A great example of this occurred in one of my Ghostbusters, NJ sessions where the PCs were investigating various fires being set by an unknown arsonist at a beach resort. When the players/PCs discovered the fires were set by what's known as a Fire Ghost they split up to try and locate him. One pair of Ghostbusters found him in a large suite and he erupted in flame which blasted towards them. One player immediately spent a Cool point and had his Ghostbuster in a side interview wherein he told the 'audience' that since they knew about the fires going in, each duo had been equipped with a hand-held fire extinguisher, "Which came in real handy just about then...". 

Bumps: Hit Points of a sort but you only take a Bump after one of your Attributes have been reduced to 0. I will discuss this in more detail in an upcoming post on how the Combat system works. Each PC can take a number of Bumps each to their Athletics Attribute.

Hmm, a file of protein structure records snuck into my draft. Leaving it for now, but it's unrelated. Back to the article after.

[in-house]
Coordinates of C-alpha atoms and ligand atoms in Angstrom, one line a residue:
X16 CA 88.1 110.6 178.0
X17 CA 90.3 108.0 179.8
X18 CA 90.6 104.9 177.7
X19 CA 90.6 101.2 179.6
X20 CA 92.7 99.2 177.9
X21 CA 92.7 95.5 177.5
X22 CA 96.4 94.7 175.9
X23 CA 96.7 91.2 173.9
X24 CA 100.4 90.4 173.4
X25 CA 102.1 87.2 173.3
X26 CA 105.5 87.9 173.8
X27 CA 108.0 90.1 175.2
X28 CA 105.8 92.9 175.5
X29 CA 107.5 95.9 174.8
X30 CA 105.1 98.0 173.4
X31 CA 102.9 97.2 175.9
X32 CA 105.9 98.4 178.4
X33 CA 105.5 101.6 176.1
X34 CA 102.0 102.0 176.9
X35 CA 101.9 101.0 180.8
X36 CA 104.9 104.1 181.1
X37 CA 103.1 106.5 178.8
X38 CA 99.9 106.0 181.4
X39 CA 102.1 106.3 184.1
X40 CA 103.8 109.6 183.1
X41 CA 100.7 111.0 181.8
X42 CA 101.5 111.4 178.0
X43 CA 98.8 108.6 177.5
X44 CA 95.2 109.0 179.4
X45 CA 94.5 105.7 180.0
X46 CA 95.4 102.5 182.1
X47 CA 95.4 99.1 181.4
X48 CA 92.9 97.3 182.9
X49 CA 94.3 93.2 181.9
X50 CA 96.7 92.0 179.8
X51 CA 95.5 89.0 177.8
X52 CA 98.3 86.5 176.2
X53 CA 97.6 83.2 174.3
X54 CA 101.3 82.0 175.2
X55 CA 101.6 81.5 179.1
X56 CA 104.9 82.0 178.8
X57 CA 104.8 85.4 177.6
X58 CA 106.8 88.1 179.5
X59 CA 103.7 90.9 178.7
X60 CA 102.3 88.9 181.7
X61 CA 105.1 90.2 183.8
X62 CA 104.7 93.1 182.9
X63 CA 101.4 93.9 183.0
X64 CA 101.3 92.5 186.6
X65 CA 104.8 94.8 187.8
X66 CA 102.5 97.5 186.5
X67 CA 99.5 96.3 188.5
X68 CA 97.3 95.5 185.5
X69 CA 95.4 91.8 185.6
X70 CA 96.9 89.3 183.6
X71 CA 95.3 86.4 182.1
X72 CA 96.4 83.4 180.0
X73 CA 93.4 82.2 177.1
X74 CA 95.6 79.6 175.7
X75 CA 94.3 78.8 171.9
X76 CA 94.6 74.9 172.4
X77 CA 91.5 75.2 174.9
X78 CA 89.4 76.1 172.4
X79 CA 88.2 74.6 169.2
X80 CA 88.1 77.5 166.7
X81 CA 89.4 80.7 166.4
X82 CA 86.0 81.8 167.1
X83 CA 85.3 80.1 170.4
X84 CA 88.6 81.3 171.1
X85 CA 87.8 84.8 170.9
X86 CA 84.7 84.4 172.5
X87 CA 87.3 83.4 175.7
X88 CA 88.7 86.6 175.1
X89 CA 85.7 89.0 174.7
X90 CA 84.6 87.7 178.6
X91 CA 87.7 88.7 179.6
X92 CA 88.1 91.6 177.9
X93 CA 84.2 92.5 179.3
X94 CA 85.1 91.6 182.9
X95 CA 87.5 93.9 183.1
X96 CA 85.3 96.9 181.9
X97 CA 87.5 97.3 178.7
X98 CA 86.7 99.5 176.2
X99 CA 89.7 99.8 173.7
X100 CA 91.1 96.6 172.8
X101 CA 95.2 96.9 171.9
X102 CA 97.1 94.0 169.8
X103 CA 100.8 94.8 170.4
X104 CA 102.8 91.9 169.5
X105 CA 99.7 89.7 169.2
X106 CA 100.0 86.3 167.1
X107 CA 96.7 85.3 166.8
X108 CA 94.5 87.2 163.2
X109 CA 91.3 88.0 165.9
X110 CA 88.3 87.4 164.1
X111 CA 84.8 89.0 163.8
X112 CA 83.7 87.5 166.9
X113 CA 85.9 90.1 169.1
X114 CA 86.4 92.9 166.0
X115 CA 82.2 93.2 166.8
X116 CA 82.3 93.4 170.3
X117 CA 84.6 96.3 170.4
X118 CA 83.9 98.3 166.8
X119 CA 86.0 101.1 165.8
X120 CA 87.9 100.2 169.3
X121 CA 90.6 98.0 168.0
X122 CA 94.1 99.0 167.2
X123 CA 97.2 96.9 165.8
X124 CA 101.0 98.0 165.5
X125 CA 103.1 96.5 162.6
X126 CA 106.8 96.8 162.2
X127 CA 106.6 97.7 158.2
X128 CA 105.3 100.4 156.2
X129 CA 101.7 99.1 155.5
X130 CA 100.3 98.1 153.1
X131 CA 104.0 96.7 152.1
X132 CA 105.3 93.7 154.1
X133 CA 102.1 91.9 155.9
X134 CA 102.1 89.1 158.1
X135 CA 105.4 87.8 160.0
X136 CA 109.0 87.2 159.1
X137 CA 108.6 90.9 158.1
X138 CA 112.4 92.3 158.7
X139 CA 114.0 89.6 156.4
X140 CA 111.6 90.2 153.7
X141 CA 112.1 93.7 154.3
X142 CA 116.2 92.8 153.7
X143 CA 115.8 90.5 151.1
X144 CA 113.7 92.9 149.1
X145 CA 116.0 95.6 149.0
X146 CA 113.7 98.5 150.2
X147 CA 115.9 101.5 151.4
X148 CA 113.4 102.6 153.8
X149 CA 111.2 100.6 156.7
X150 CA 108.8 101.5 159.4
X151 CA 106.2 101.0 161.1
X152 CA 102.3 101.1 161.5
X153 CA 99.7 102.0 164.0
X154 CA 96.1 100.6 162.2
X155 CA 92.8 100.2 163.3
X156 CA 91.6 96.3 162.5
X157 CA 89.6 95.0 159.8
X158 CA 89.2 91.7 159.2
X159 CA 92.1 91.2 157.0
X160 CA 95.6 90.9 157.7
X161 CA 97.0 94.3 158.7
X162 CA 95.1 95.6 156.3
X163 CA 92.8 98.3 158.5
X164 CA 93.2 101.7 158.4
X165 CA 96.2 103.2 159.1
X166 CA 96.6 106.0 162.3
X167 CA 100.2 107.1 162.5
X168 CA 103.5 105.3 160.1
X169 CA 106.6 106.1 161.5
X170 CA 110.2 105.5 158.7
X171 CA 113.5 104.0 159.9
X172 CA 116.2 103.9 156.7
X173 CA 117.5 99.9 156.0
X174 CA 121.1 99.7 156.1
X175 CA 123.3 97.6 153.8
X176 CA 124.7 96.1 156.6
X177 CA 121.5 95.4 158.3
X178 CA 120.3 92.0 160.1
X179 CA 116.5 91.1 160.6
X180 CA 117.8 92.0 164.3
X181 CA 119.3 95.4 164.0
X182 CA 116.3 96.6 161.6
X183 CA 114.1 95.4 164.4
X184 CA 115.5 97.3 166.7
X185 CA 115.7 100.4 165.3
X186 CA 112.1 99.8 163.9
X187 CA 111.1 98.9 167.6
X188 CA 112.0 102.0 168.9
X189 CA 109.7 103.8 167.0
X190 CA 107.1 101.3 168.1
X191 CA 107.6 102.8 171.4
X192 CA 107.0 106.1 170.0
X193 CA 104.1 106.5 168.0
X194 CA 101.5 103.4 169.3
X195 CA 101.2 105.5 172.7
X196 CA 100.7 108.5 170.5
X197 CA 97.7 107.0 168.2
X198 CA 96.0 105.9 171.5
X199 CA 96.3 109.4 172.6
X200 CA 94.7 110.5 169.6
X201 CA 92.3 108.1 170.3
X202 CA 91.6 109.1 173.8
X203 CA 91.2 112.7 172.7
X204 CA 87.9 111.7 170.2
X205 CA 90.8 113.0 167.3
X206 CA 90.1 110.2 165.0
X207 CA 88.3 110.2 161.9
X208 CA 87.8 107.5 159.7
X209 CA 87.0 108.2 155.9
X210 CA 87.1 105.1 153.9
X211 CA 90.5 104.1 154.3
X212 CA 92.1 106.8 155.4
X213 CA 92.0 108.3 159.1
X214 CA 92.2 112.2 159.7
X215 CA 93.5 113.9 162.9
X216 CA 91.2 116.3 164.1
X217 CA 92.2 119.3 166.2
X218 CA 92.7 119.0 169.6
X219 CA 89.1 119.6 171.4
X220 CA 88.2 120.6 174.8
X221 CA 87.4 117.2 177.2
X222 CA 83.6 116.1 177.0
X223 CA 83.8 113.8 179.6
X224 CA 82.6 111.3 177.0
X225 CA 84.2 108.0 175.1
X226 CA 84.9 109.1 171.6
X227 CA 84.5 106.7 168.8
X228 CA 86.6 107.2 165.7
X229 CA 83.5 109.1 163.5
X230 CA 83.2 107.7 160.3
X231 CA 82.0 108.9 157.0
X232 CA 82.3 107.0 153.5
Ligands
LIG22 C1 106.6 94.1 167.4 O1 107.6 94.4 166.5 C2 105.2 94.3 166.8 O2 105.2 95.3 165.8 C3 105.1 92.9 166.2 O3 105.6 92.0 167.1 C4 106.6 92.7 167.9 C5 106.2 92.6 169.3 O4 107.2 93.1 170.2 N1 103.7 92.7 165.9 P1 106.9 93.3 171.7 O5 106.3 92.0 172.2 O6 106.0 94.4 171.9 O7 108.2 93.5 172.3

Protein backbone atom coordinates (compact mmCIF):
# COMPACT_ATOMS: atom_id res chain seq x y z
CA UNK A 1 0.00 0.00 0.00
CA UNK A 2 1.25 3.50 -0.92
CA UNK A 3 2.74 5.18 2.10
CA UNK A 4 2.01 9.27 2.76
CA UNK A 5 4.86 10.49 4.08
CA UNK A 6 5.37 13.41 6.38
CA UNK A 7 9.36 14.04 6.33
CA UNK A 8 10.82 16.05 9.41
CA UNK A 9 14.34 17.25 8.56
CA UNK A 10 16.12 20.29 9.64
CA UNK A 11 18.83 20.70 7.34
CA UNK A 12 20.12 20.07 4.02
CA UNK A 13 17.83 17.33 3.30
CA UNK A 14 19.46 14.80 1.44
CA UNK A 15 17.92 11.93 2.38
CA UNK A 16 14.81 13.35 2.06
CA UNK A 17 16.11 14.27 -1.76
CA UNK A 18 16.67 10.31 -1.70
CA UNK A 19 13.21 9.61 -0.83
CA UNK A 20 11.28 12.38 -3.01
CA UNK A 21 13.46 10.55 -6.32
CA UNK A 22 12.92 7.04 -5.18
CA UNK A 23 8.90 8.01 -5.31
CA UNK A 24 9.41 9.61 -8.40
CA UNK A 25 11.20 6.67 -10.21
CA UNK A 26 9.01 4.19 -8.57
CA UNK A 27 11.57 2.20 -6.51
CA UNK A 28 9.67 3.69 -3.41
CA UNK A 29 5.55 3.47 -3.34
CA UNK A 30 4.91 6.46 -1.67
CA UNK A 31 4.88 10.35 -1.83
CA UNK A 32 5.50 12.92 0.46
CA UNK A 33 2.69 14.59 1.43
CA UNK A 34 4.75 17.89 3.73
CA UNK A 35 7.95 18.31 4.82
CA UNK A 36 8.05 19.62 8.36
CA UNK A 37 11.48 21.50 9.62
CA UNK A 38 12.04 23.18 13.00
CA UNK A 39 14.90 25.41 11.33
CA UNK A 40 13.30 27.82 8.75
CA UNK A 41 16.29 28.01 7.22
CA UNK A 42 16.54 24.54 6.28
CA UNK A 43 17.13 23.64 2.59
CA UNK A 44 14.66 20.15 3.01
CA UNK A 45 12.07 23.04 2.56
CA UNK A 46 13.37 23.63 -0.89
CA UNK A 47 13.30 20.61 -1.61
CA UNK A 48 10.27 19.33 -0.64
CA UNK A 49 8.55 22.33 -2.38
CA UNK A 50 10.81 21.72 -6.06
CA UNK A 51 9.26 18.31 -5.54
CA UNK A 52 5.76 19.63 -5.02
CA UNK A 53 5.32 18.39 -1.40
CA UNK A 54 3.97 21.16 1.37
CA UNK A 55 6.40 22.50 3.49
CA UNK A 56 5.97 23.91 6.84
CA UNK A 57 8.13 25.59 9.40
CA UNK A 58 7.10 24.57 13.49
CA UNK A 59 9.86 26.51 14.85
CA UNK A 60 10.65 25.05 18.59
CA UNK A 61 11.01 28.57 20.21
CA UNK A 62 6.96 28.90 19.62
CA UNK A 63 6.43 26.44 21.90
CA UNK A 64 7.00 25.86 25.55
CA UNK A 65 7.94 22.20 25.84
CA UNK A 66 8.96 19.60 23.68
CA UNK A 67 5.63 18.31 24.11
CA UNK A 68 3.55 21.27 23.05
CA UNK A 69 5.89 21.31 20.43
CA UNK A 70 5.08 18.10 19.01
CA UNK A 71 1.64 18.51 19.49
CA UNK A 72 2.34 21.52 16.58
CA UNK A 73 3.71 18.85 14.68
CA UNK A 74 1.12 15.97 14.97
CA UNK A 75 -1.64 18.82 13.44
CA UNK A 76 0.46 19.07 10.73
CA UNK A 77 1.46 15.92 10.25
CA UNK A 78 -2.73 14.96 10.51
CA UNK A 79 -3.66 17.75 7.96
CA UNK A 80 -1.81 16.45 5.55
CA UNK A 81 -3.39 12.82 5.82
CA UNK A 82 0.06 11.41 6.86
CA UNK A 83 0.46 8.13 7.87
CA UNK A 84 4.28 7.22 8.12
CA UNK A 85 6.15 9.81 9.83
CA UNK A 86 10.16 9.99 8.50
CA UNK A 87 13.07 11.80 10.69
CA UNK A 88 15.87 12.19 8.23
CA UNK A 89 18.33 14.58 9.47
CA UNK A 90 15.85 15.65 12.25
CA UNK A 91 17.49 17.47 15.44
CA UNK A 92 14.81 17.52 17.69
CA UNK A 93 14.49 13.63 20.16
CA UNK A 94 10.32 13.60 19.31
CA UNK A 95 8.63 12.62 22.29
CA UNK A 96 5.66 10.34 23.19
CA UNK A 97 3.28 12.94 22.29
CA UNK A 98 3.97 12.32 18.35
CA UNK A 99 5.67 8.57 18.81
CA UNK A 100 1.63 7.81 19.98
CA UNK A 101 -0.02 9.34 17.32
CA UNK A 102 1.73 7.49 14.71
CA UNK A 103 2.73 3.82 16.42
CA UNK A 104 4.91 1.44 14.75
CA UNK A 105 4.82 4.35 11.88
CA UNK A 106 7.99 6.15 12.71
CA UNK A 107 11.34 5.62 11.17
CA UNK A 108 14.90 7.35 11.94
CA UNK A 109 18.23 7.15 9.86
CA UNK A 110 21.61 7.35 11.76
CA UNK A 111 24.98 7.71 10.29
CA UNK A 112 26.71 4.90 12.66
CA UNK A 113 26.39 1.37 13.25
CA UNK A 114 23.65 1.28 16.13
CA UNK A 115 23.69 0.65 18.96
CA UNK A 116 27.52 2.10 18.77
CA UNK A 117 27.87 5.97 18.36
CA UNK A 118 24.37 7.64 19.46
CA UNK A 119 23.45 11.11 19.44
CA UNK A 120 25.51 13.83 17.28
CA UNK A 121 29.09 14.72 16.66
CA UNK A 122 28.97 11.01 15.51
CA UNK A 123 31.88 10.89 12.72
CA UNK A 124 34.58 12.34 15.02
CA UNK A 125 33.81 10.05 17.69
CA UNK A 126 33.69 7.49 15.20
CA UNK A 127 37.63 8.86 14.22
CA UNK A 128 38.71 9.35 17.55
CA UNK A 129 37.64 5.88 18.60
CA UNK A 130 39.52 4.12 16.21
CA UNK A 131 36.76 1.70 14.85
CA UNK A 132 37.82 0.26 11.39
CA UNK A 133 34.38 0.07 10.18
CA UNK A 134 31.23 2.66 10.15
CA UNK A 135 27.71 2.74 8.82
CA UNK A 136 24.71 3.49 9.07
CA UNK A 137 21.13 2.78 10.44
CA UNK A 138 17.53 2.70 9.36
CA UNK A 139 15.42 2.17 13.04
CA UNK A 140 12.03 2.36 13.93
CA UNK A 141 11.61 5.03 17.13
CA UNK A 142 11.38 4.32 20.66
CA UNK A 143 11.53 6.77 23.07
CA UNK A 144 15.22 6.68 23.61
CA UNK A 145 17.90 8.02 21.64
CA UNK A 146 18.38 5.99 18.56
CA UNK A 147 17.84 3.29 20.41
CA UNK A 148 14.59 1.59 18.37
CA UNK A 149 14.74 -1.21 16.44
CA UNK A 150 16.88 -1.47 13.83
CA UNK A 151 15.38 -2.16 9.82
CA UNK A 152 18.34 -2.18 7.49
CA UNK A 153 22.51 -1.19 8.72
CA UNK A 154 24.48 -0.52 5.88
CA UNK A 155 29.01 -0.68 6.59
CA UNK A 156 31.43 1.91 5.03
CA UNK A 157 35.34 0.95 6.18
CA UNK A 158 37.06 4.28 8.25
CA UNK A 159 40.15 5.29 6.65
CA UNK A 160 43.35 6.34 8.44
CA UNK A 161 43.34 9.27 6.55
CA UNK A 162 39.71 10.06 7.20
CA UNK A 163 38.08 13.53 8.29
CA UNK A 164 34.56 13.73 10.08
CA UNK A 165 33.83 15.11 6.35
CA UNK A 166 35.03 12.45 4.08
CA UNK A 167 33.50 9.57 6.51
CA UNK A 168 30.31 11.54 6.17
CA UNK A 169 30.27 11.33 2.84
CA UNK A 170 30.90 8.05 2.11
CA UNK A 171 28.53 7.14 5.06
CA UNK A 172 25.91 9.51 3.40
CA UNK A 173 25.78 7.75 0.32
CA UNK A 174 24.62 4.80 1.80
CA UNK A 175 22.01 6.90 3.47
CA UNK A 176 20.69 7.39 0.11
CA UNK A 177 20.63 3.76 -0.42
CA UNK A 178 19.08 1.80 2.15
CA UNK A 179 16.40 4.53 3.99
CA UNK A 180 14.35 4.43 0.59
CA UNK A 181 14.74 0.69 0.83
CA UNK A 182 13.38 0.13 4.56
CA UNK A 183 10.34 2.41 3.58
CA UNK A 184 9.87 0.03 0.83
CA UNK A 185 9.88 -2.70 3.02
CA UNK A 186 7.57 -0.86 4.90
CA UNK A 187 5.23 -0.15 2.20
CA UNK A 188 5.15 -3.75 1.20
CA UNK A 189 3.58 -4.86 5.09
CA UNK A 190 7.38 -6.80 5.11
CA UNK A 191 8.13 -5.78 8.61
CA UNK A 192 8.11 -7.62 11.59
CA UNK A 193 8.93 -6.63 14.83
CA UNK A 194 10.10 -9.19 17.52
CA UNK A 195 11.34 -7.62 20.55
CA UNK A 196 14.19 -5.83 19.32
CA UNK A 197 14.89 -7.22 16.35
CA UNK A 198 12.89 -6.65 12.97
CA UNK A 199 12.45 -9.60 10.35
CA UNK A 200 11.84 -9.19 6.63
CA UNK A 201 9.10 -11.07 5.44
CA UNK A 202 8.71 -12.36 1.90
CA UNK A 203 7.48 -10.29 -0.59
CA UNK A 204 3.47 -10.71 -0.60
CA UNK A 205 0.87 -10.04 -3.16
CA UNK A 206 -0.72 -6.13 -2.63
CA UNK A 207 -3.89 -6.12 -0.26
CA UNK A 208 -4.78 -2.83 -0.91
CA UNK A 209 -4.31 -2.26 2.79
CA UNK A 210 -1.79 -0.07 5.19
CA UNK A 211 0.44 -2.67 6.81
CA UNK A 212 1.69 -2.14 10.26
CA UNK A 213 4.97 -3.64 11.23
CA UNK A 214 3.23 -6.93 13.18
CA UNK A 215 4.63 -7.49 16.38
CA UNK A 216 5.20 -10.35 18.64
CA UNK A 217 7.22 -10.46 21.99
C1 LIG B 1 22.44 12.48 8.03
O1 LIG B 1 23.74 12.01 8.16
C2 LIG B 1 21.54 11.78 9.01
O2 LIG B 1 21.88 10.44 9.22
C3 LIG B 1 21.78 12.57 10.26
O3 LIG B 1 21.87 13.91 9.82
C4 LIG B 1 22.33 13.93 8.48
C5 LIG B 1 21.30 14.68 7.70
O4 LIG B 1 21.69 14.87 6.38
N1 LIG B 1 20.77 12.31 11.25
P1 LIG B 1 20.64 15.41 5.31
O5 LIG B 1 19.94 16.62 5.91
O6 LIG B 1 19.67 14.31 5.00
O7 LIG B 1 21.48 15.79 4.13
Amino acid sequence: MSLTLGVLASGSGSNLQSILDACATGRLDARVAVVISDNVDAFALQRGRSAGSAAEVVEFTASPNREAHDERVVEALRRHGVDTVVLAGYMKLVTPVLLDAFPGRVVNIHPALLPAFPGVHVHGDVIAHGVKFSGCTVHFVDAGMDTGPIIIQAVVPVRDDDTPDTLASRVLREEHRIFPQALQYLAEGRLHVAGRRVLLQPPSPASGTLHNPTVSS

XP: Experience Points exist in this system to improve your Character as well as your Franchise. XP are received at the end of each Case. Usually the GM will award between 1-3 points. For particularly epic Cases or actions on the part of the PCs, as much as 5 points may be given. The XP are applied as follows:

To raise an Attribute requires 5 XP x The number of dice you are trying to achieve. 

If you want to go from an Athletics of 2 to an Athletics of 3 you would need to spend 15 XP. 

To raise a Signature Skill requires 1 XP x The number of dice you are trying to achieve. 

Imagine you have an Academics of 3 and the attached Signature Skills of The Occult 5 and Quantum Mechanics 6. You want to raise The Occult to 6. That would cost 6 XP - 1XP x the goal of 6 dice. 

As of now I can not decide if I want PCs to be able to increase Additional Skills or how much they should cost. I am also entertaining the idea of being able to add new Additional Skills after Character Creation. Please let me know what you think. 

I'm going to stop there for now and pick up next time with an explanation and breakdown of Franchise Dice, what they are and how to use them. Also, how XP can be used to upgrade your Franchise!

Sorry to those who might not be into this subject but I don't do things I enjoy only half way. It's Obsess or don't bother. 

Barking Alien

1 comment:

  1. Very interesting. I remember playing in a Ghostbusters game many, many years ago and having a great time.